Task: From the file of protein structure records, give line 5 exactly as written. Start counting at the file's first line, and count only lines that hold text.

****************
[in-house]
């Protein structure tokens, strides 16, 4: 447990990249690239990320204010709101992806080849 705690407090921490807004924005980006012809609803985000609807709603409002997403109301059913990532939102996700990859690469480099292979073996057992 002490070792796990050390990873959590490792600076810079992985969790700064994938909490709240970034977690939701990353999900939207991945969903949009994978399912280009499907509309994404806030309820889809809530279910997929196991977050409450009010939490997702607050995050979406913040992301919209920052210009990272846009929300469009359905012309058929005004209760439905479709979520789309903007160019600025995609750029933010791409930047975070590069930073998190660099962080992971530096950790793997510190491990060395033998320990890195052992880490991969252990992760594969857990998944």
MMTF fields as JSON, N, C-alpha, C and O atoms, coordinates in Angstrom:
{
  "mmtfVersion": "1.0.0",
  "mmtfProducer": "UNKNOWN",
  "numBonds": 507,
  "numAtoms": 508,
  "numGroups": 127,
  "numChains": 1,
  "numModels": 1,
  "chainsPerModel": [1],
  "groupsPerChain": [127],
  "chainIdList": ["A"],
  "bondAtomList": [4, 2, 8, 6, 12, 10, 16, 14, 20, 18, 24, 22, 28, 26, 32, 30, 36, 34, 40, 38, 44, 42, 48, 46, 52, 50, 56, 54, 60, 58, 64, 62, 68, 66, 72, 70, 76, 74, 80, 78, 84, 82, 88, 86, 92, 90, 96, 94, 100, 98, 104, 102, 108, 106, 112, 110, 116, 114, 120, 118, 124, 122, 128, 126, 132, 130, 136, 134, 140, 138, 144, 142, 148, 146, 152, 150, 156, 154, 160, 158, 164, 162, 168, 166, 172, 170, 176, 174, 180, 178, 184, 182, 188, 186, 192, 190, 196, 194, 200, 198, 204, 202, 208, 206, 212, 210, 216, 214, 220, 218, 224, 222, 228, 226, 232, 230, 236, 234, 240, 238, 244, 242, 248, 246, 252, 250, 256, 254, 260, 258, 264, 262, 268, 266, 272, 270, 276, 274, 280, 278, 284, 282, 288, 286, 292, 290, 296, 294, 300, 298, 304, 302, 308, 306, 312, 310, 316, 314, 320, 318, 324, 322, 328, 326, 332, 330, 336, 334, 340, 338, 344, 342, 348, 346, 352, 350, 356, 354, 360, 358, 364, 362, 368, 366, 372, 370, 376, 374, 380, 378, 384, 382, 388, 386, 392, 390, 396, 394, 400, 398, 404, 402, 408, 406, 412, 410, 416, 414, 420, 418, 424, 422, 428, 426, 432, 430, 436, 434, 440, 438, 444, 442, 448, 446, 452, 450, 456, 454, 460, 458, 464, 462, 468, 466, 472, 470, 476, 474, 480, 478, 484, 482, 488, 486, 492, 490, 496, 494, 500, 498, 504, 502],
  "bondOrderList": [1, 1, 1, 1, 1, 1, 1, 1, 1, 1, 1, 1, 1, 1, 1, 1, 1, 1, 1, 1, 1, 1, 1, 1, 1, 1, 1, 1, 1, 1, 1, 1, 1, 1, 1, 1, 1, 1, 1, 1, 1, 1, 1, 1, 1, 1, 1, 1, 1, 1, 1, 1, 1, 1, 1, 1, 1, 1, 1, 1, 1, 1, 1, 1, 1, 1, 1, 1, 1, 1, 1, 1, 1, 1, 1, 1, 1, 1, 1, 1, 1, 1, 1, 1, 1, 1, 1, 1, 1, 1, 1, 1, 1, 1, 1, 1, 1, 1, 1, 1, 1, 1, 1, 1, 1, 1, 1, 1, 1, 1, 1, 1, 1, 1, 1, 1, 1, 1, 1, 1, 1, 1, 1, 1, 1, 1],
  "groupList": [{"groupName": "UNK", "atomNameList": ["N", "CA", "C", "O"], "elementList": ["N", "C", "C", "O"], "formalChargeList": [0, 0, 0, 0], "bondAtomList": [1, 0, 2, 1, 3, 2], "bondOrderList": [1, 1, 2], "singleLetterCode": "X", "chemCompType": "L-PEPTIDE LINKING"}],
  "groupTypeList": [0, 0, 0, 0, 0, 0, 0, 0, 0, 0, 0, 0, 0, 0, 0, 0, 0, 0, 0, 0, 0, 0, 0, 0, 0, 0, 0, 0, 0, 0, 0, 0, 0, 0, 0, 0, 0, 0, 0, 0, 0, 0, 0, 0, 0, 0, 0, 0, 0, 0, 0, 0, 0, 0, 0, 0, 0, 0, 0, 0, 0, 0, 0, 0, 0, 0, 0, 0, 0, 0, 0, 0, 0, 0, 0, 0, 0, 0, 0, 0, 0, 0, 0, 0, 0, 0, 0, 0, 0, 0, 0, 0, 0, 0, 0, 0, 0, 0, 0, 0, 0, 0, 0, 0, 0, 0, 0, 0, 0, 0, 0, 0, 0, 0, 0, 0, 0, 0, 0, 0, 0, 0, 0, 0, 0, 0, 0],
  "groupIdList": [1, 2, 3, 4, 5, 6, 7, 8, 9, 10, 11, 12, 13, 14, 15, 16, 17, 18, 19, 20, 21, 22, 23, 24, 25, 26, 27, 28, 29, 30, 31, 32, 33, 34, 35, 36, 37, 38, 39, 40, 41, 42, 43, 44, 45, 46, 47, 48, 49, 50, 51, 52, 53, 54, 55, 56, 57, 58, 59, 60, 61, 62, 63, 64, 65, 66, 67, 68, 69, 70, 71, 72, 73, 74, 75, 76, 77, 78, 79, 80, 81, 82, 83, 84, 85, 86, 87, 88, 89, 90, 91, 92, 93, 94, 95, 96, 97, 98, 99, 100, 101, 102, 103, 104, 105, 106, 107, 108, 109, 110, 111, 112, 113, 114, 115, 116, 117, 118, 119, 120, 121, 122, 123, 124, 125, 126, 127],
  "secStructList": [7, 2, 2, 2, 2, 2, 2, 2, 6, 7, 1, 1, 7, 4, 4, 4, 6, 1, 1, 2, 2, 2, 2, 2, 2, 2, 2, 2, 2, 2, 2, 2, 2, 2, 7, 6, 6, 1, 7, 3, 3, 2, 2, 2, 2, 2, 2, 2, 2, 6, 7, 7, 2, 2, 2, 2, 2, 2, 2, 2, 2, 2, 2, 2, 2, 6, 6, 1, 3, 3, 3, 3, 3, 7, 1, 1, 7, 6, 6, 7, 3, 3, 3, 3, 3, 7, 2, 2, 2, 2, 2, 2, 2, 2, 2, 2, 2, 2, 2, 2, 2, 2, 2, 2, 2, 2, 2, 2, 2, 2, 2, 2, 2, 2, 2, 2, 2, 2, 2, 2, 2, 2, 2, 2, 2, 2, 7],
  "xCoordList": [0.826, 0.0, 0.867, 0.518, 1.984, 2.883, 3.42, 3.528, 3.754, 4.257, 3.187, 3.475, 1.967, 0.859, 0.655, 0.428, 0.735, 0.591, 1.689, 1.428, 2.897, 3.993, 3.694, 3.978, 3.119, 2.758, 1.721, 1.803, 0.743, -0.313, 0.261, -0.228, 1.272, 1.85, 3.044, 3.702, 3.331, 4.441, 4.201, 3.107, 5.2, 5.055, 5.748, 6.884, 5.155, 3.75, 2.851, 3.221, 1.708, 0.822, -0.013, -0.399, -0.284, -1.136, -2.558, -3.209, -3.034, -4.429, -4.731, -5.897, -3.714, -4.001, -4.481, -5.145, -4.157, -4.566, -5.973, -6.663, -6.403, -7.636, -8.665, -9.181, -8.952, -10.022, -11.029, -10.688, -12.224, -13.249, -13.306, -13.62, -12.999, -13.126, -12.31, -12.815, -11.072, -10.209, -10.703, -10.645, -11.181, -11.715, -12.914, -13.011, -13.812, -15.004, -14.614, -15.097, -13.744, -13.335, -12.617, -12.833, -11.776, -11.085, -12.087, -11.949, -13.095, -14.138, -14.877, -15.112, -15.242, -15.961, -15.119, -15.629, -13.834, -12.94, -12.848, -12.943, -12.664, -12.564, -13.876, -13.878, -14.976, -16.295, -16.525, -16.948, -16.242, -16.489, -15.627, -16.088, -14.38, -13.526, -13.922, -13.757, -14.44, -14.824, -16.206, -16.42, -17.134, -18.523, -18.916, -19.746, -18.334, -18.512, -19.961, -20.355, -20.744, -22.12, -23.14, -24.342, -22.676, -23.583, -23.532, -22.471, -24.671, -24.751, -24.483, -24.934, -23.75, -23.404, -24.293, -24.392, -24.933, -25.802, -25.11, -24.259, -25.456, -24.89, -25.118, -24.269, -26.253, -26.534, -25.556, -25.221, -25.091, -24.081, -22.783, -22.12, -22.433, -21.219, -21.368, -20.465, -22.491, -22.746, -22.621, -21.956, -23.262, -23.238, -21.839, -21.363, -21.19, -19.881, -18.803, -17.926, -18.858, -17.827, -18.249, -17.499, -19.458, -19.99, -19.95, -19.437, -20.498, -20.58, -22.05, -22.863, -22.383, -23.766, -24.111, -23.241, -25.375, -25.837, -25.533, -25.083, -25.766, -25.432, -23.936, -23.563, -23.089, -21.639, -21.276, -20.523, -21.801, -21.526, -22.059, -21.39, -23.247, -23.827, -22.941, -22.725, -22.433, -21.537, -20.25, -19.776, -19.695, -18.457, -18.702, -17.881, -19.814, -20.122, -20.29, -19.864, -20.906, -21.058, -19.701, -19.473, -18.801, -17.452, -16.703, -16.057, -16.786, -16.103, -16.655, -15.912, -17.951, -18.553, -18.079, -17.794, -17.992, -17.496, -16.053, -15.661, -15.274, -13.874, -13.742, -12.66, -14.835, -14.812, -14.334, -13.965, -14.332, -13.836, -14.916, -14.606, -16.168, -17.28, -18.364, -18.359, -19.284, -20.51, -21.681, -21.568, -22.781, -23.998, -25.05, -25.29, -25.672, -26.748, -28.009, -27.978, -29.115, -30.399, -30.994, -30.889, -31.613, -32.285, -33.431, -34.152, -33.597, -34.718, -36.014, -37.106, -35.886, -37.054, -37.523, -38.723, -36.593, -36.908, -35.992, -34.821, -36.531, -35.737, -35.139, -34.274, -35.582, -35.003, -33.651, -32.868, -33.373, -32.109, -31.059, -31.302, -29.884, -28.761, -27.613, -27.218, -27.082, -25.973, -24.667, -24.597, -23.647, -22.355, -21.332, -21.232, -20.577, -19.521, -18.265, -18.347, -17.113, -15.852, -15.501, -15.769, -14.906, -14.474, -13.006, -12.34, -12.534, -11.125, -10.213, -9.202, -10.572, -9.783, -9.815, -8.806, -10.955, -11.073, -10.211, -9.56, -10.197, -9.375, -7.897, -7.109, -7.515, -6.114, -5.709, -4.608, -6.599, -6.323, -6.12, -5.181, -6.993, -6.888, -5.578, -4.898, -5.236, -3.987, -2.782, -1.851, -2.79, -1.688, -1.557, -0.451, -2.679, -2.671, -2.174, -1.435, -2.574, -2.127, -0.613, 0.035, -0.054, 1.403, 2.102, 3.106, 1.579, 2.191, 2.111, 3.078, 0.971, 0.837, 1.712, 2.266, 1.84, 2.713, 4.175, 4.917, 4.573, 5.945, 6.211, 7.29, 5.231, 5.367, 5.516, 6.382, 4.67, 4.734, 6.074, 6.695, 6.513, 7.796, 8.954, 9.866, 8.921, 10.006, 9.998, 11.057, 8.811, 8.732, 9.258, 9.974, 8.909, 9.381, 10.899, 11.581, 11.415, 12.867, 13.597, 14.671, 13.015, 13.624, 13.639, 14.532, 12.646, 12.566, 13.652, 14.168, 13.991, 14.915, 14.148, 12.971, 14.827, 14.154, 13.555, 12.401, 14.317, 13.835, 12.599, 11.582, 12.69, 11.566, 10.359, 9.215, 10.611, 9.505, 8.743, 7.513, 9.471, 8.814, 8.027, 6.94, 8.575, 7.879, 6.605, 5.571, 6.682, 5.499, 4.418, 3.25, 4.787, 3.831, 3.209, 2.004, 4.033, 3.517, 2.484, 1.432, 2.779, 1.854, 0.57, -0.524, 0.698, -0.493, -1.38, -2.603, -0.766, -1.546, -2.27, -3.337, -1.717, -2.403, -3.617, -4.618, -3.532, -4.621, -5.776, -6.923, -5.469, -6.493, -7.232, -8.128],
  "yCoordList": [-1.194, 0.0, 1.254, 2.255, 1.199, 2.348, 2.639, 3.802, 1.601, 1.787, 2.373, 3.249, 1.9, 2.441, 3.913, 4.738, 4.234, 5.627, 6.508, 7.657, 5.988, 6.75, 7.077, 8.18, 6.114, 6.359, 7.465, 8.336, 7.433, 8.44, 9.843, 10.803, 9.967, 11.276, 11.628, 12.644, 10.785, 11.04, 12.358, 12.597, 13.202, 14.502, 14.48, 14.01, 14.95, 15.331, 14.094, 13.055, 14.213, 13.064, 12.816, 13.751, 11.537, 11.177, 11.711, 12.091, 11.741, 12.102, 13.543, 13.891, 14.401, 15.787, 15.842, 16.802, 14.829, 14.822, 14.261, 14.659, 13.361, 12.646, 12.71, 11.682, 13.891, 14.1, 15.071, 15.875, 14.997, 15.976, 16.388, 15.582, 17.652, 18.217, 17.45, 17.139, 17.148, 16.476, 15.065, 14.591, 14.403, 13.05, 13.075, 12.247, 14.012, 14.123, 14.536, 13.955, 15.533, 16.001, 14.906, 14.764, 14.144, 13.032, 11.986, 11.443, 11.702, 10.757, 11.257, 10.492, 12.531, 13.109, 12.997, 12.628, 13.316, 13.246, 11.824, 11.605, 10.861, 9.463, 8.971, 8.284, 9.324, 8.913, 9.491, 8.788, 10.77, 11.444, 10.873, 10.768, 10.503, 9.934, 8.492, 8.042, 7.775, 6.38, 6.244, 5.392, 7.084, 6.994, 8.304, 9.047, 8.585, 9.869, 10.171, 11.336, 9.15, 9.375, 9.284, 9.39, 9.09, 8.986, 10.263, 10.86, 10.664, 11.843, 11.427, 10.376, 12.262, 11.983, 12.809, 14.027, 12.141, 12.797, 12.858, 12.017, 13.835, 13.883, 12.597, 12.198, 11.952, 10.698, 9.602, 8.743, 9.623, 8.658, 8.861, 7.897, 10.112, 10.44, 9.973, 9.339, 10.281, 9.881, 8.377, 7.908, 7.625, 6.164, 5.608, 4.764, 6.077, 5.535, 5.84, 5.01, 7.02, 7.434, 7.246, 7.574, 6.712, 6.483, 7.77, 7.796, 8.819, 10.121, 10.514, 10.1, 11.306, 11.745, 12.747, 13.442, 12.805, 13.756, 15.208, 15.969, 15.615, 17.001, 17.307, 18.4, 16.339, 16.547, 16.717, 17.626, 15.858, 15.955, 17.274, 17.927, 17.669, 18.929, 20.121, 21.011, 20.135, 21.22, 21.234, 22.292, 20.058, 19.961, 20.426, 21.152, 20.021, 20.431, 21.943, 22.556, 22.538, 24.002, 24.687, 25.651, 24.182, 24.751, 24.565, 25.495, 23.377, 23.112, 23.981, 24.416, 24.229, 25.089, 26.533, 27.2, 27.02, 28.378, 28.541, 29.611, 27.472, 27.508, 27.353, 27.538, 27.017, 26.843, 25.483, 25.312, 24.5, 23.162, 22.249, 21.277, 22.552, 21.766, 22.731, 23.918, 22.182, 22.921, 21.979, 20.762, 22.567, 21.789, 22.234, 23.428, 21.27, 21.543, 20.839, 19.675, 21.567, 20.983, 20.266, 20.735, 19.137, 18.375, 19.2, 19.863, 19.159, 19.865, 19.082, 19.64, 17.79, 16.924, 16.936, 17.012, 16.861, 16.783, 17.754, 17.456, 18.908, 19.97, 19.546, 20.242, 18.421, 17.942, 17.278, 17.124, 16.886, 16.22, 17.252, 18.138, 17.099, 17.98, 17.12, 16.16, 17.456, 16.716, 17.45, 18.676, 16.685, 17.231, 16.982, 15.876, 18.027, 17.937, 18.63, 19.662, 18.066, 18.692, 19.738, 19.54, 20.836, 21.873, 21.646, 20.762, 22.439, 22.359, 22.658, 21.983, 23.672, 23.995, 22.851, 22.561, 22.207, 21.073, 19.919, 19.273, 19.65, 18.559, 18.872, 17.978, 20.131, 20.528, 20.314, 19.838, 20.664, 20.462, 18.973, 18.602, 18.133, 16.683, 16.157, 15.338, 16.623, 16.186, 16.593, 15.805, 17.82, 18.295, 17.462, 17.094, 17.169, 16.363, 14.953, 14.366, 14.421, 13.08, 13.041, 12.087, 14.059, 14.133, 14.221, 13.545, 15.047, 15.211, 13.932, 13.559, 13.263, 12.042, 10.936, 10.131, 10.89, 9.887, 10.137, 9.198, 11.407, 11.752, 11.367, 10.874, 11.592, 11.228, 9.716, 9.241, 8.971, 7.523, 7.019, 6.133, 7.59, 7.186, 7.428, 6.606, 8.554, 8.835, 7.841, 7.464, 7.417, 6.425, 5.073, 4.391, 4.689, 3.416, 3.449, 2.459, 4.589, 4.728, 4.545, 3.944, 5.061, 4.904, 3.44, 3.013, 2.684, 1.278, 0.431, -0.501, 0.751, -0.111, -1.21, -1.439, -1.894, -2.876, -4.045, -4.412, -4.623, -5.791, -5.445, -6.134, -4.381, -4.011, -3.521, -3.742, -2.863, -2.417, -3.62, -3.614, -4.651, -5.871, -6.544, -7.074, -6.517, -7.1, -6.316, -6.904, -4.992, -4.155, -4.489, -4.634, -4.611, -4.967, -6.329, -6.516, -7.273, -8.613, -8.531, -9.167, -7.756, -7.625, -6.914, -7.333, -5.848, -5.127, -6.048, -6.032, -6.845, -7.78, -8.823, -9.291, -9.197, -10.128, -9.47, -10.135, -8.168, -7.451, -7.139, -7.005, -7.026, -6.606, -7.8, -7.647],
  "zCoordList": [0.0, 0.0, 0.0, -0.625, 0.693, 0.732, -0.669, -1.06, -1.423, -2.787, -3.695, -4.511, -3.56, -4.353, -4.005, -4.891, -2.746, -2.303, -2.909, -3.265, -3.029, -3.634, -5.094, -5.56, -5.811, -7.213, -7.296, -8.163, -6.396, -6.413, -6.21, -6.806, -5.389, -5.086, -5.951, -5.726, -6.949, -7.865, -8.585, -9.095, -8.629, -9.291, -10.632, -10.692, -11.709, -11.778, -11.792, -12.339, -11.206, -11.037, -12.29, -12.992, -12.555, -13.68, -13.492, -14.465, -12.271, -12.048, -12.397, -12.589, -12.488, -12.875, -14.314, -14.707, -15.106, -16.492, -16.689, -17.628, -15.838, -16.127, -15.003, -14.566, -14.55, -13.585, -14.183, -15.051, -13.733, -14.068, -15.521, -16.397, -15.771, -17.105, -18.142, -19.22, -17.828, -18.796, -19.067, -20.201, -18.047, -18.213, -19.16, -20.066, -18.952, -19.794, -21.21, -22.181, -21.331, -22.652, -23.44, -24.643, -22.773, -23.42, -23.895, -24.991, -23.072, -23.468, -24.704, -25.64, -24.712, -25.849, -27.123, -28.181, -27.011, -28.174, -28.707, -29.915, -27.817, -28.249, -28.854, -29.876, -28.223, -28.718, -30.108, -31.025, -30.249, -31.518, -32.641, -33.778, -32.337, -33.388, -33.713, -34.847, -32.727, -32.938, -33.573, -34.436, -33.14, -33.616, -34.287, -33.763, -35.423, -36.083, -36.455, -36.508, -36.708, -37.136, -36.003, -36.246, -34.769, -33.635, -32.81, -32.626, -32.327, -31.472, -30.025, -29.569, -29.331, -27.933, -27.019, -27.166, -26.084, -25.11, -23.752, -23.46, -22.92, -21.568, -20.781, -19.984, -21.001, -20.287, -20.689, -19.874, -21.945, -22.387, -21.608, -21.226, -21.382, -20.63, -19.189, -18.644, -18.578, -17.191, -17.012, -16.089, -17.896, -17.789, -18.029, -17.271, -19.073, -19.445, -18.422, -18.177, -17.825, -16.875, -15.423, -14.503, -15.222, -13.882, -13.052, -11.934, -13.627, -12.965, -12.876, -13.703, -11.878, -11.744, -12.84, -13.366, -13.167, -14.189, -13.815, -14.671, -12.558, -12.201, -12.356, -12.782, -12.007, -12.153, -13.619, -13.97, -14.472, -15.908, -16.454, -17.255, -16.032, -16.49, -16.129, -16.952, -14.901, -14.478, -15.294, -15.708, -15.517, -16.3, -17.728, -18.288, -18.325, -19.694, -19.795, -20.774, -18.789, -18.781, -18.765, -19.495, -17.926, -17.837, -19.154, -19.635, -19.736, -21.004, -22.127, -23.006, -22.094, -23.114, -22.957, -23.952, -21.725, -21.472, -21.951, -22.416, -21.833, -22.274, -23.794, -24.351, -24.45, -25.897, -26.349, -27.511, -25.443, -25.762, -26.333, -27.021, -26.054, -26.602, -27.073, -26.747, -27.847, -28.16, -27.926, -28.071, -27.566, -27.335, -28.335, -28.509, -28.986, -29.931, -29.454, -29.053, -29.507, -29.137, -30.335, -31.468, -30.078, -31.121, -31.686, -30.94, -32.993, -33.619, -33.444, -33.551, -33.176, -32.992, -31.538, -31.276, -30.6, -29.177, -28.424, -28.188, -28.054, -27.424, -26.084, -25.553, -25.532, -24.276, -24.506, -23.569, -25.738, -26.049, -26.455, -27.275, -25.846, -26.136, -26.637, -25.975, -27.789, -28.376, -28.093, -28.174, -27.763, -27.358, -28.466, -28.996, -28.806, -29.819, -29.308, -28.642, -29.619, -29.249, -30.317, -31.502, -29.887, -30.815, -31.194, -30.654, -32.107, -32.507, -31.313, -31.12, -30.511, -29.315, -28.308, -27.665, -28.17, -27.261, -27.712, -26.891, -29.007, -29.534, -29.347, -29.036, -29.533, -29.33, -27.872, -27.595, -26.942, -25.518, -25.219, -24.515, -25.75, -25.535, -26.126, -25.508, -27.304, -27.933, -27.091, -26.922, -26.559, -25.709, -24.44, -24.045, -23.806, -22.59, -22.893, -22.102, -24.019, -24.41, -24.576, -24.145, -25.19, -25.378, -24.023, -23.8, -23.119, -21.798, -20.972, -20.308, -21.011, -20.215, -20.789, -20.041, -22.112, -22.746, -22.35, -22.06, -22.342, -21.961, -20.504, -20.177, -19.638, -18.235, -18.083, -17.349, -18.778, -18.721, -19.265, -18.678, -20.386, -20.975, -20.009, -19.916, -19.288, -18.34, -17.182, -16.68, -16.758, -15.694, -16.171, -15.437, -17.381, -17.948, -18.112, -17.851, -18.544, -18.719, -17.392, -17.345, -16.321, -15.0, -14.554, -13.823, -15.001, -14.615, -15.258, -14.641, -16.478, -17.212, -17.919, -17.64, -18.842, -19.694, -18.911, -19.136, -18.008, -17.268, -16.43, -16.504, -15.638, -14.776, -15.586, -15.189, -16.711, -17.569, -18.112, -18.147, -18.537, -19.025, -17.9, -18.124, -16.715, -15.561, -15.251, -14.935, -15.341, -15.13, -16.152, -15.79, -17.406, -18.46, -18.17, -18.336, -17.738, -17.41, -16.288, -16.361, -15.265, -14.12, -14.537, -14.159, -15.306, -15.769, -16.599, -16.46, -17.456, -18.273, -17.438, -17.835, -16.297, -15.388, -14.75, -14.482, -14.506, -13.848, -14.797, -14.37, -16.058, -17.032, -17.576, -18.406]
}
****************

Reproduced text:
  "mmtfVersion": "1.0.0",